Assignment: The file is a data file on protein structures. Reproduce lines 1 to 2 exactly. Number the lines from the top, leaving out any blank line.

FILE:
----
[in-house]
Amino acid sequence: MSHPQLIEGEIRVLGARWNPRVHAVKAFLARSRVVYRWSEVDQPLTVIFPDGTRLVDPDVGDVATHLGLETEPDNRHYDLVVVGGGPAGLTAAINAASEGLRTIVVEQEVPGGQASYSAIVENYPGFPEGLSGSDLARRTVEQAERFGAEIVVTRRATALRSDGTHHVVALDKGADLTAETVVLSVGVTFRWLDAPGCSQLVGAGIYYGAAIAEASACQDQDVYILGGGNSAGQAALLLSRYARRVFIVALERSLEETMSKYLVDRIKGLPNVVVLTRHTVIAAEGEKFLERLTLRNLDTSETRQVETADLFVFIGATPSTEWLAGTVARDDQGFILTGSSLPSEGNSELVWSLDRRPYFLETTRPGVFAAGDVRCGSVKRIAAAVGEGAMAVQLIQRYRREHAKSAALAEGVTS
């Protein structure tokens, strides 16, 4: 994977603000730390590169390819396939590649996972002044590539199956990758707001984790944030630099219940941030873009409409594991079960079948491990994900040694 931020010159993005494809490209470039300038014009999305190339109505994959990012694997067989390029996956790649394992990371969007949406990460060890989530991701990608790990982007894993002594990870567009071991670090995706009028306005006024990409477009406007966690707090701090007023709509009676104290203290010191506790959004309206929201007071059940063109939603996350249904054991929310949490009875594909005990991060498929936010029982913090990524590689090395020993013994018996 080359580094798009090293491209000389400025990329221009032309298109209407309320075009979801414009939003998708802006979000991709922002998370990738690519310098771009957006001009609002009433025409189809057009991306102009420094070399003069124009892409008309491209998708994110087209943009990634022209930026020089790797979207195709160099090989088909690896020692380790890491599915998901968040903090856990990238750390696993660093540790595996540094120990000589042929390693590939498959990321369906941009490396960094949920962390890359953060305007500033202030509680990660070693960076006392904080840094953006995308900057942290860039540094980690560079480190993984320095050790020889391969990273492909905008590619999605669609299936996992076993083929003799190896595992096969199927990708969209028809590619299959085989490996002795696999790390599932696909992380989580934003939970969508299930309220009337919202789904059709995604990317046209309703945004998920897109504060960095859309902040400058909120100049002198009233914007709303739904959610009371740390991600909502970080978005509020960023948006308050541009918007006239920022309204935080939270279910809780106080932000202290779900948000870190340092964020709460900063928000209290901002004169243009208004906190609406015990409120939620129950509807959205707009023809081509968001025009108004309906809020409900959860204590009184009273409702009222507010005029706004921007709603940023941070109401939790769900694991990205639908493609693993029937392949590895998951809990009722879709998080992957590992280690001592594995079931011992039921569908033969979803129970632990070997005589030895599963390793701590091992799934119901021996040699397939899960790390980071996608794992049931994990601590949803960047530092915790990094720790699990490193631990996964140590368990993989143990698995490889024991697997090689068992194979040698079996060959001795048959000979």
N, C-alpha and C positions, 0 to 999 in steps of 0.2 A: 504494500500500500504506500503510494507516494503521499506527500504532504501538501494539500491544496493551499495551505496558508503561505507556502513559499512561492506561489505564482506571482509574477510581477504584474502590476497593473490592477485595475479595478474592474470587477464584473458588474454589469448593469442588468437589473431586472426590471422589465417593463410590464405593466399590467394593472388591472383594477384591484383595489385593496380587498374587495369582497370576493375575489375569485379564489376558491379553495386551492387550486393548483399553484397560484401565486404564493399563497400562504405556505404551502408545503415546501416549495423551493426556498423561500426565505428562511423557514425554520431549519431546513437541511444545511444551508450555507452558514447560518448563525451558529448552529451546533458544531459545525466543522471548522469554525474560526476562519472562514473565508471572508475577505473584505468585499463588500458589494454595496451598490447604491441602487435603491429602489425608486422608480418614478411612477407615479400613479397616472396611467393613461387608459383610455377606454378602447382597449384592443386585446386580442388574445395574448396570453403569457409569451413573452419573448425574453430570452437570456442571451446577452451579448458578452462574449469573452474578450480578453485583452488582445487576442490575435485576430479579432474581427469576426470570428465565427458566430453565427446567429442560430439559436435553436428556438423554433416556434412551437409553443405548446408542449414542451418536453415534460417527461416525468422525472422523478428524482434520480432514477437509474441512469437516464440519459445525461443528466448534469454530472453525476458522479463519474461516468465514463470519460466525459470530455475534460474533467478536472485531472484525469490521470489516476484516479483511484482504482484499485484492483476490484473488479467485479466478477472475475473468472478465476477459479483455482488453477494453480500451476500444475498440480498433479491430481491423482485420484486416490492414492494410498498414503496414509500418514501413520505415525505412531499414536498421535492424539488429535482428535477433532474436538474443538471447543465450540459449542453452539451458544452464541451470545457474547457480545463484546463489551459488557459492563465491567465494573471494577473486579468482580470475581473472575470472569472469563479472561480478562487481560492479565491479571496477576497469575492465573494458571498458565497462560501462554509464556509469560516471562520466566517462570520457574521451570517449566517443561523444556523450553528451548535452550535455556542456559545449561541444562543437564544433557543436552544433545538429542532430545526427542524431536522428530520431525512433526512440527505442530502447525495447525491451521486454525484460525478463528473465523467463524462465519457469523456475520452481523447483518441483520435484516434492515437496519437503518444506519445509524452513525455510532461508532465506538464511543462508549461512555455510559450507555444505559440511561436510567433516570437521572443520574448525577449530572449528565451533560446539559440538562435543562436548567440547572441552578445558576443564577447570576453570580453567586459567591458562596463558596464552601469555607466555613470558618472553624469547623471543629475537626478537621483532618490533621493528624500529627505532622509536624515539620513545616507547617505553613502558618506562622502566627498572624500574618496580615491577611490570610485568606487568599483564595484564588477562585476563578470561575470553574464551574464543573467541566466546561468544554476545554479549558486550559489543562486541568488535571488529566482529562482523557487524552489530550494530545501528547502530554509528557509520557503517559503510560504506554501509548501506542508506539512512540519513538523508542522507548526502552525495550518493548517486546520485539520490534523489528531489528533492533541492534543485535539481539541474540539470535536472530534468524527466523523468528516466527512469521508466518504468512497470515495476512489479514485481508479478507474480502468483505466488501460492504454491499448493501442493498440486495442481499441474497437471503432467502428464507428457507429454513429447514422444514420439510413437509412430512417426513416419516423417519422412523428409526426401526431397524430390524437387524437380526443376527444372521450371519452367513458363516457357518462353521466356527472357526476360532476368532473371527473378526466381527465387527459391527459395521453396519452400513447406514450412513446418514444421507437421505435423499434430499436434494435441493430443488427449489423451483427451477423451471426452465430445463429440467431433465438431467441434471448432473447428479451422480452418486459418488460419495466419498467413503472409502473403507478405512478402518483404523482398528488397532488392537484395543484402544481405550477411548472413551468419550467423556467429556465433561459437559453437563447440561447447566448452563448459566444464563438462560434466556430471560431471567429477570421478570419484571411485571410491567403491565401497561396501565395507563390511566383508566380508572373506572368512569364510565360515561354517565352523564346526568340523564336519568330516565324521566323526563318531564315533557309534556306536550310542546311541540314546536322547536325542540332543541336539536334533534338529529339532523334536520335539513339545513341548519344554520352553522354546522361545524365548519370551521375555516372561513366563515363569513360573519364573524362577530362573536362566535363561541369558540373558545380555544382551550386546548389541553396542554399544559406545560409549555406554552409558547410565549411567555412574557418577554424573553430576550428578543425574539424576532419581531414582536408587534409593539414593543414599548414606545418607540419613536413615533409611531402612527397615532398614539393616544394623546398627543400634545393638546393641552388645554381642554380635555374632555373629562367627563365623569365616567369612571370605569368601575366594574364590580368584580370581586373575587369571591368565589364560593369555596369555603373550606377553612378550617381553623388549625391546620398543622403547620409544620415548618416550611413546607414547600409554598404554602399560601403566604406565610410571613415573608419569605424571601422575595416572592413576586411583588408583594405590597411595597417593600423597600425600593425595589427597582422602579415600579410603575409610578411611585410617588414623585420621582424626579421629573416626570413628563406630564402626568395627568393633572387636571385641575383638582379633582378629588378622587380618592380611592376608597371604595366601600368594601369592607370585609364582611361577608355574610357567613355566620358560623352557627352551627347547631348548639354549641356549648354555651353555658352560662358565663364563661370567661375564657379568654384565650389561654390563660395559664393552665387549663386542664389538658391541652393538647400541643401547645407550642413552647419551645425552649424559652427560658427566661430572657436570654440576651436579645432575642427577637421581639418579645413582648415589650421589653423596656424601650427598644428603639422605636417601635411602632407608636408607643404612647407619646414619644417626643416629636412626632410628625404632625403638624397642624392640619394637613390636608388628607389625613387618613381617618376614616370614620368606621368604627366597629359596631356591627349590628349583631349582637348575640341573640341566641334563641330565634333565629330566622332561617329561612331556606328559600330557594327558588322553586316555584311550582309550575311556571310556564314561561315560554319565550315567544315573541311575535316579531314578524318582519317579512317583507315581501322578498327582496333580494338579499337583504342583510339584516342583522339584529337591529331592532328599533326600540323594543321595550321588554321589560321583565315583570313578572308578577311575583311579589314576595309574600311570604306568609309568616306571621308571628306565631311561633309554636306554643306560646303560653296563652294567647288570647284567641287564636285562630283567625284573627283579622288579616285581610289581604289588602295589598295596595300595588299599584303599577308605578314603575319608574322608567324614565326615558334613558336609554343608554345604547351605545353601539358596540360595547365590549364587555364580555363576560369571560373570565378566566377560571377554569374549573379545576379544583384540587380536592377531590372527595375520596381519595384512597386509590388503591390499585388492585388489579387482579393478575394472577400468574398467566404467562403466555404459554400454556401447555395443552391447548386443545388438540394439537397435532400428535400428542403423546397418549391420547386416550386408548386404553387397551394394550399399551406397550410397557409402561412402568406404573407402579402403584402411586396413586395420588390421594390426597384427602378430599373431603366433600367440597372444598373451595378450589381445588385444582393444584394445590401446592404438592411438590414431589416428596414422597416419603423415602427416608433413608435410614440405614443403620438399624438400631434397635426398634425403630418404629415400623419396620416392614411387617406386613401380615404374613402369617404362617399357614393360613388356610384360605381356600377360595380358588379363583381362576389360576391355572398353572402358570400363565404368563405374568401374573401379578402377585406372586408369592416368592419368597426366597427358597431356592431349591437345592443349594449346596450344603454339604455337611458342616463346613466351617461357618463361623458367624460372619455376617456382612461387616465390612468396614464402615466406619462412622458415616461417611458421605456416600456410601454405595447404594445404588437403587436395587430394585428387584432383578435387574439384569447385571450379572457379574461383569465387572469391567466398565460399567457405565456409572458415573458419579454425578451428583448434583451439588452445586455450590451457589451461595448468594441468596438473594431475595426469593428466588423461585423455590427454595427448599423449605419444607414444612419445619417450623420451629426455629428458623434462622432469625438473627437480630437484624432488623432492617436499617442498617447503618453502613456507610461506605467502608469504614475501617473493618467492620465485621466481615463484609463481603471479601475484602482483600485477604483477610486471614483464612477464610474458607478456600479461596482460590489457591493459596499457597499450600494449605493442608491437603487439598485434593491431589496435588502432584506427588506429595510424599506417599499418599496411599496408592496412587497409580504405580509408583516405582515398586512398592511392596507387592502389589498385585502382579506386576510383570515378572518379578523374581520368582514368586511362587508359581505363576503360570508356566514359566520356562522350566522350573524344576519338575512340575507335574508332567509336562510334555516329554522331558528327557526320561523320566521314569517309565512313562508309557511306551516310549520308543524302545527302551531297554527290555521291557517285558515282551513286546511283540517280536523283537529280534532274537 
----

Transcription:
[in-house]
Amino acid sequence: MSHPQLIEGEIRVLGARWNPRVHAVKAFLARSRVVYRWSEVDQPLTVIFPDGTRLVDPDVGDVATHLGLETEPDNRHYDLVVVGGGPAGLTAAINAASEGLRTIVVEQEVPGGQASYSAIVENYPGFPEGLSGSDLARRTVEQAERFGAEIVVTRRATALRSDGTHHVVALDKGADLTAETVVLSVGVTFRWLDAPGCSQLVGAGIYYGAAIAEASACQDQDVYILGGGNSAGQAALLLSRYARRVFIVALERSLEETMSKYLVDRIKGLPNVVVLTRHTVIAAEGEKFLERLTLRNLDTSETRQVETADLFVFIGATPSTEWLAGTVARDDQGFILTGSSLPSEGNSELVWSLDRRPYFLETTRPGVFAAGDVRCGSVKRIAAAVGEGAMAVQLIQRYRREHAKSAALAEGVTS